Even Taylor Swift Understands Consistent Messaging

Even Taylor Swift Understands Consistent Messaging

Consistent messaging is key for your brand.

How can you ensure an integrated marketing campaign truly integrated? Make sure your message is on track and consistent.

I think we all know how important a consistent message is to be effective in an integrated marketing campaign. It’s understood, it’s imperative and it is effective. But I wanted to research the topic to find out if there are success stats behind the idea of ensuring your marketing resonates as a result of a consistent message and brand platform. And I found this…

The Marketing Genius of Taylor Swift
“Her music may not be for everyone, but the marketing genius of Taylor Swift should not go unadmired. The alignment of her marketing message is a marvel: every move is a carefully calculated one meant to increase fan loyalty. Swift has as she’s transitioned from country darling to pop star and it’s thanks to her consistent marketing message and image.

Determine Your Audience

Accurately identifying your audience is the first and most important step to ensuring messaging consistency. A poorly identified audience leaves stakeholders (both internal and external) with content and communication gaps that will inevitably be filled on the spot. Such last-minute messaging is one of the primary culprits that can lead to the creation of mixed messages or even messaging that contradicts your mission or intent.

Develop Three to Four Primary Messages

Developing three or four primary approved messages. This gives your integrated marketing team the ability to select the most appropriate one for a particular medium. This is one reason why identifying the appropriate audience—or, in some cases, audiences—is so important. Flexibility is essential for communicating with multiple audiences and through multiple mediums while maintaining consistency.

Make the Messages Clear

An ambiguous or unclear message can ruin the effectiveness of any communication piece. Ensure that it is written with proper grammar and punctuation. Don’t make the messages too complex or difficult to read; you don’t want to alienate your audience.

Speak with a Single, Identifiable Voice

This is a difficult element to monitor internally. It might be a good idea to go outside the organization and test to ensure your messages convey the same overall personality. For example, if you want to portray a young, hip personality, then the messages created need to have a young, hip tone. Likewise, if your audience is older and tends to be highly educated, the language and tone of the message needs to match the speech and persona of that audience.

Deliver Messages in a Consistent Format

Format is the path of how your audience receives the message. It isn’t the medium, which refers to e-mail, direct mail, or television. For example, if a personal story about how your company has made a difference in someone’s life is the format used to deliver the organization’s mission statement, then stick with it – the personal story is an example of the mission being fulfilled, so the path is consistent. Using a consistent format doesn’t mean organizations should use the same story over and over. Add elements to the story or use different personal stories to make the communications appealing while still bringing the audience to the primary message.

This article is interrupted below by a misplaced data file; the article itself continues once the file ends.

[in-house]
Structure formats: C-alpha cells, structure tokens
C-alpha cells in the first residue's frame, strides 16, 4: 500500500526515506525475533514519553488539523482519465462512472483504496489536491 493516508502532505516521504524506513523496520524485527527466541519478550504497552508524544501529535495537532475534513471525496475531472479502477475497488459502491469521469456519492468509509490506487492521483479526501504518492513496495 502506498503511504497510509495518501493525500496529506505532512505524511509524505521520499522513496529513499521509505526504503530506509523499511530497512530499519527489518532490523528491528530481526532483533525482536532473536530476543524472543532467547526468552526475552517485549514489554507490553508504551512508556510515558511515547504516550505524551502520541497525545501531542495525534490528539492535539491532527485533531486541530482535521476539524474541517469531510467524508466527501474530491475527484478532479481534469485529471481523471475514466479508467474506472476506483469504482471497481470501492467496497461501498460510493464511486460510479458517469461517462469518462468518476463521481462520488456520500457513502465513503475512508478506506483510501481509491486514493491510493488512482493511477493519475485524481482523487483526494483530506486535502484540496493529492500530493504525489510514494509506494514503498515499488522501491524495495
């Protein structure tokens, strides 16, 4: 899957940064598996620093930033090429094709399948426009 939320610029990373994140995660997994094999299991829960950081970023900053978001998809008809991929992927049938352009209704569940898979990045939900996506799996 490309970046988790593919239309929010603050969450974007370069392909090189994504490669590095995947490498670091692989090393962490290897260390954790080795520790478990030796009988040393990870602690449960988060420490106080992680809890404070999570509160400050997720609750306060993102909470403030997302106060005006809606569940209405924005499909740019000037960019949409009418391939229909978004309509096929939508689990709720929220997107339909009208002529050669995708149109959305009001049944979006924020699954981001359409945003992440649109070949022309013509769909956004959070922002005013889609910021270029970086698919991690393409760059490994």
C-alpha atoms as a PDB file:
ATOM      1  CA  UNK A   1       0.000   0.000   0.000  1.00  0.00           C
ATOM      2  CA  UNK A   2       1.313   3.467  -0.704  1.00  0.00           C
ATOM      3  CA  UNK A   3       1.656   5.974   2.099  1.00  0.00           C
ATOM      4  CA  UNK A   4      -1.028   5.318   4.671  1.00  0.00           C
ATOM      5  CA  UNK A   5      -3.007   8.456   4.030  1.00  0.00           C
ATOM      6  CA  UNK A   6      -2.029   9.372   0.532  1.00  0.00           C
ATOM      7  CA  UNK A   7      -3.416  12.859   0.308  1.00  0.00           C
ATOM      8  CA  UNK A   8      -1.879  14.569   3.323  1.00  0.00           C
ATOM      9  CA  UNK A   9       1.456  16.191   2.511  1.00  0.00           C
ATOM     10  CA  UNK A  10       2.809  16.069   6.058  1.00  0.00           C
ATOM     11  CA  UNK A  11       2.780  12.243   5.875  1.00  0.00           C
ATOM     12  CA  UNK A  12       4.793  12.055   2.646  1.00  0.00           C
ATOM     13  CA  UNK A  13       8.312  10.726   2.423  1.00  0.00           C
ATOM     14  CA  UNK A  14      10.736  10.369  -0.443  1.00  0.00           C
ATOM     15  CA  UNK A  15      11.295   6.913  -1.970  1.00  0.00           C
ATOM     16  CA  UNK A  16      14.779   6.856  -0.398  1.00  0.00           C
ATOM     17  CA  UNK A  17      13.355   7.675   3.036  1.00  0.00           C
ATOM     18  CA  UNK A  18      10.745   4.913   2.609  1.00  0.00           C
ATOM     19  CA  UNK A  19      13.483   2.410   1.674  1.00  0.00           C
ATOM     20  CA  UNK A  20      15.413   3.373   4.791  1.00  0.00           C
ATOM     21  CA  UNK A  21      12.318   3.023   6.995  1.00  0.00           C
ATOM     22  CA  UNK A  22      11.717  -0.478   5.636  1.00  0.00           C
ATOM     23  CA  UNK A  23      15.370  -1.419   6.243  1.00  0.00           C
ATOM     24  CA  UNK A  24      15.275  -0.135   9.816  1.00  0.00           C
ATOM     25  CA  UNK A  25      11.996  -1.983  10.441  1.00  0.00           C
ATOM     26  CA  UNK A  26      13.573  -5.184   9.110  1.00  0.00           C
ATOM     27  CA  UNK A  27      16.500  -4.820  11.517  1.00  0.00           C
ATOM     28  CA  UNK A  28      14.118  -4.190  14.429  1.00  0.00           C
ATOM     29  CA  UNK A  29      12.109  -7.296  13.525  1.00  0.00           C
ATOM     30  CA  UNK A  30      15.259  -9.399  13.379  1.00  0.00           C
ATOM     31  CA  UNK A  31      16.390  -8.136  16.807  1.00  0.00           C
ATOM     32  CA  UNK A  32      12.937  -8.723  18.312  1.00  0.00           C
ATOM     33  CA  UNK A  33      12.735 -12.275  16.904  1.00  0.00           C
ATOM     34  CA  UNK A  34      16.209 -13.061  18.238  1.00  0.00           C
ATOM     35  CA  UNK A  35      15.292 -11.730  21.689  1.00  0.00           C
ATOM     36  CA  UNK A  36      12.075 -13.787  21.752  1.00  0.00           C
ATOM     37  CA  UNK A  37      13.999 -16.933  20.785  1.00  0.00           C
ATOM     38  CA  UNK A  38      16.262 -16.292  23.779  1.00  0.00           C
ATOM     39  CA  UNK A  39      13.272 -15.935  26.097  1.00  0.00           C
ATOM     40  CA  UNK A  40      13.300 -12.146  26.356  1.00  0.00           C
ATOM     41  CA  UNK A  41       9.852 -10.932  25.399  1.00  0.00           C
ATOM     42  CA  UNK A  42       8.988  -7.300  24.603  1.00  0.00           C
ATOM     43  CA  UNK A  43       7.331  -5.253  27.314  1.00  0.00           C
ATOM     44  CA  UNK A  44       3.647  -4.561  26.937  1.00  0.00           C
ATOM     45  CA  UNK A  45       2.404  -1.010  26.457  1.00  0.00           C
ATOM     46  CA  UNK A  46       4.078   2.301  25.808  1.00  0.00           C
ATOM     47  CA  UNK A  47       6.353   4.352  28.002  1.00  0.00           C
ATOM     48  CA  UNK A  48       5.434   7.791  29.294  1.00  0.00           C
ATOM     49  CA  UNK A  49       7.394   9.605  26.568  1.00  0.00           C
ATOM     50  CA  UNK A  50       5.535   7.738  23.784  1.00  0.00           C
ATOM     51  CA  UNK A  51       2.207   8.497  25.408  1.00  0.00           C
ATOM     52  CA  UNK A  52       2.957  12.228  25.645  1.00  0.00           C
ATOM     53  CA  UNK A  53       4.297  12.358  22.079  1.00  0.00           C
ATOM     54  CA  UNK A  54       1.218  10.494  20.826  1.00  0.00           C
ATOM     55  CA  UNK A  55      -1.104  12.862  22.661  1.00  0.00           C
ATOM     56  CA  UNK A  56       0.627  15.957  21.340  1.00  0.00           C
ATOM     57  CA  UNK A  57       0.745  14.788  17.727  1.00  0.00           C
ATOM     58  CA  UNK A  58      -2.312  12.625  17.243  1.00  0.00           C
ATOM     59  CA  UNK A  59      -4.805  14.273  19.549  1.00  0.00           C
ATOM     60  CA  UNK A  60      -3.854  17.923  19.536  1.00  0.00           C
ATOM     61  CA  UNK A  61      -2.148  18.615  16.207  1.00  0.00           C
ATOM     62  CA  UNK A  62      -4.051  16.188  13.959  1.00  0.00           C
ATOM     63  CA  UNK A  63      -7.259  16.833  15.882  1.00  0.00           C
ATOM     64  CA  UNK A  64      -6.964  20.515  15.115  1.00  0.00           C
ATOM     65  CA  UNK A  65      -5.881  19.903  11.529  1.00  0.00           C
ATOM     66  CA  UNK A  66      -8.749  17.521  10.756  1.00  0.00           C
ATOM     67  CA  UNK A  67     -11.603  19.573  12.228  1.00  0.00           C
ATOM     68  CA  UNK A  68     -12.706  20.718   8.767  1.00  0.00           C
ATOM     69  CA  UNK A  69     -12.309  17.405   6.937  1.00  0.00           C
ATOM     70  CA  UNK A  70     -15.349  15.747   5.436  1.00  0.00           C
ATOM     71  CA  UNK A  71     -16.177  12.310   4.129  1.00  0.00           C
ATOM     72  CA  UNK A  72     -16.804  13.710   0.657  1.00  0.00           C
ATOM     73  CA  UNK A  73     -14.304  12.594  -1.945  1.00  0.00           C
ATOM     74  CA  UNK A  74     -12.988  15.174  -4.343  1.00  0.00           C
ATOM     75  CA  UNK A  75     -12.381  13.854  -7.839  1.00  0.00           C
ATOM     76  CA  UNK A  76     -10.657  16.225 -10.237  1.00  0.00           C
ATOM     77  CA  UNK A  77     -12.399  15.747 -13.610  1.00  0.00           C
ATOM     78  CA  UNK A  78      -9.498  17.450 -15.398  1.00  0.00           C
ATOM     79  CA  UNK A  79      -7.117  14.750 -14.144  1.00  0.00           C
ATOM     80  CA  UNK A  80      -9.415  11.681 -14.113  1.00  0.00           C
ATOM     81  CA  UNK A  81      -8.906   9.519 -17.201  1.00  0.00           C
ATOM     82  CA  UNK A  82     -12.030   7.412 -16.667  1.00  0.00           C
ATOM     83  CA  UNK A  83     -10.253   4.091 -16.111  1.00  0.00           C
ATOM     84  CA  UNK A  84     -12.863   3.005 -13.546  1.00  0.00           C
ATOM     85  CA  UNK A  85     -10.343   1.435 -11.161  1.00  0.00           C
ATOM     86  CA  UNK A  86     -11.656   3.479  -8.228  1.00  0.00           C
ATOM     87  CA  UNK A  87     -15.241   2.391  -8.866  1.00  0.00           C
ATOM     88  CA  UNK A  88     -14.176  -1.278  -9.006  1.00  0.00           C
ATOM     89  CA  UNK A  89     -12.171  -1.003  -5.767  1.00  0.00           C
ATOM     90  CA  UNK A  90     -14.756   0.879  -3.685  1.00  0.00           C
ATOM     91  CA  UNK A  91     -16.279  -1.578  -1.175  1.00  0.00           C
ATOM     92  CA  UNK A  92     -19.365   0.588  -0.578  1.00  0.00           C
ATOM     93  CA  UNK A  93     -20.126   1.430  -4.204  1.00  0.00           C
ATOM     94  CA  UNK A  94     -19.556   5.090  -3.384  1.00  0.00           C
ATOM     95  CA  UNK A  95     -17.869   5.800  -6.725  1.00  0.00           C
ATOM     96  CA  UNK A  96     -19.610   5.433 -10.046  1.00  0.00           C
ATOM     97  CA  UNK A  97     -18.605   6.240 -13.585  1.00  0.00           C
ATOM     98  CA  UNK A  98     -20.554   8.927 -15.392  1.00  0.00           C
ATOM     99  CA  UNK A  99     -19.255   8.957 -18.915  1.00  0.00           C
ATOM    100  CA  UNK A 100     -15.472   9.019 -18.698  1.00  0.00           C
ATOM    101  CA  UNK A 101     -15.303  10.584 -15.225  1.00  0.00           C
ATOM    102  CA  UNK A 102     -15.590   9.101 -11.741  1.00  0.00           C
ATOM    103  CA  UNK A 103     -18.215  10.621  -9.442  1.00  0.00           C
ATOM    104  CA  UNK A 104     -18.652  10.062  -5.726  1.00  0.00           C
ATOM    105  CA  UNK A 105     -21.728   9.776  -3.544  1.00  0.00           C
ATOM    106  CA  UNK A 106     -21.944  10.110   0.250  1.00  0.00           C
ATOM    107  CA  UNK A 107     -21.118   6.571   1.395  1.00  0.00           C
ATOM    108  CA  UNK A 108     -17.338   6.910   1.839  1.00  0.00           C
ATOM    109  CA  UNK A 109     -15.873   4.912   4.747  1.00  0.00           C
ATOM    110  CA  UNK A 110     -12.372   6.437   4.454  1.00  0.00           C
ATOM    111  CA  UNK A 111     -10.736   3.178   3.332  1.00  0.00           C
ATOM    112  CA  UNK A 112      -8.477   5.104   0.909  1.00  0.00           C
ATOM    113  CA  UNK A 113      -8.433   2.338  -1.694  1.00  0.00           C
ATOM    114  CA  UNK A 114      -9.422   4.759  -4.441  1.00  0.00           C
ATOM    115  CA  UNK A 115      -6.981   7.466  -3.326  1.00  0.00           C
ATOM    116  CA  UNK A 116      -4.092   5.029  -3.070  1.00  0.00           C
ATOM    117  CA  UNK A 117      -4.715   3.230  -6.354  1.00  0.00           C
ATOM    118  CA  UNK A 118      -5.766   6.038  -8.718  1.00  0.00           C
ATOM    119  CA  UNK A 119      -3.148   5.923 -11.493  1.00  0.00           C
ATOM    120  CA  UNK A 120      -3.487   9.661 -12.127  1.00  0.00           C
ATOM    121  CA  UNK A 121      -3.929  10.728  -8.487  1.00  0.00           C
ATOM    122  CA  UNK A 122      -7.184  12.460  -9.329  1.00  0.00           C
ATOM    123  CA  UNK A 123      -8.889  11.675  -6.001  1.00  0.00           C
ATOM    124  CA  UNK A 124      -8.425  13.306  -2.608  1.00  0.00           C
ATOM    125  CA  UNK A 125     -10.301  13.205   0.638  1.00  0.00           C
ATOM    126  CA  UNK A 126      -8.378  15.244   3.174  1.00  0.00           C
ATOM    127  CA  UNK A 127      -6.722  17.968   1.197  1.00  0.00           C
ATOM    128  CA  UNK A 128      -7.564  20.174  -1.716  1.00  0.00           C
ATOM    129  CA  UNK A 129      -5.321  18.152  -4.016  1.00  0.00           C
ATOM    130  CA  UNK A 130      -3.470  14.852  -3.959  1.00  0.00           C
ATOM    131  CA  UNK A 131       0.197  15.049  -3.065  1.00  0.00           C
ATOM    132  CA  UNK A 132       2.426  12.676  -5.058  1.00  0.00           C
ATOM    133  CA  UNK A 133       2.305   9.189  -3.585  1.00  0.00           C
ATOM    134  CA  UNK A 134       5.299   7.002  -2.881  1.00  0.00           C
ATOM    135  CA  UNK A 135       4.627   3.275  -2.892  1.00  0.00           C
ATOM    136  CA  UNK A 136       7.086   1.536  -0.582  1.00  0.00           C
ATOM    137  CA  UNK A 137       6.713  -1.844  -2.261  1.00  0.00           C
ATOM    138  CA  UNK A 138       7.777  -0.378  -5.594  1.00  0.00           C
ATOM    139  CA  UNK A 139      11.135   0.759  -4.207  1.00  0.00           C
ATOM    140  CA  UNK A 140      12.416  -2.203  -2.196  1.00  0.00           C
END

Use Repetition

Repeat the message over and over in all channels. When creating a piece of collateral, start with the message and work your way back. Don’t let a piece of communication go out without having your primary message mentioned in, if not the focus of, it.

Develop an Internal Communication Plan

It is important to make sure that everyone in your company is on board and understands the primary messages. Every employee who is working on the integrated marketing campaign – whether collateral, events, or promotions—should be able to identify the messages and be able to use them without reservation. This will help ensure consistent messaging across mediums.

Gather Internal Feedback

Make sure that messages are understood and accepted by all employees. They are the people who will be conveying your messages. Employees should be able to take a message and make it their own. Also, don’t be afraid to get employees’ and feedback about the effectiveness or accuracy of a message. Sometimes, they have the best idea of how the audience will react.

Appoint a Messaging Monitor

Most companies have someone who is responsible for branding. Although implied in this duty, messaging is frequently forgotten. It is amazing what can happen when someone is held accountable for a particular element. Identifying and appointing a qualified person to check specifically for messaging inconsistencies is another way an organization can ensure that it conveys the same message at all times.

Remember—messaging is a core component of your brand. Your identity and your message work together to convey who your company is, what you stand for, what you do and how you create value for your stakeholders. It is what makes an integrated marketing campaign truly integrated.

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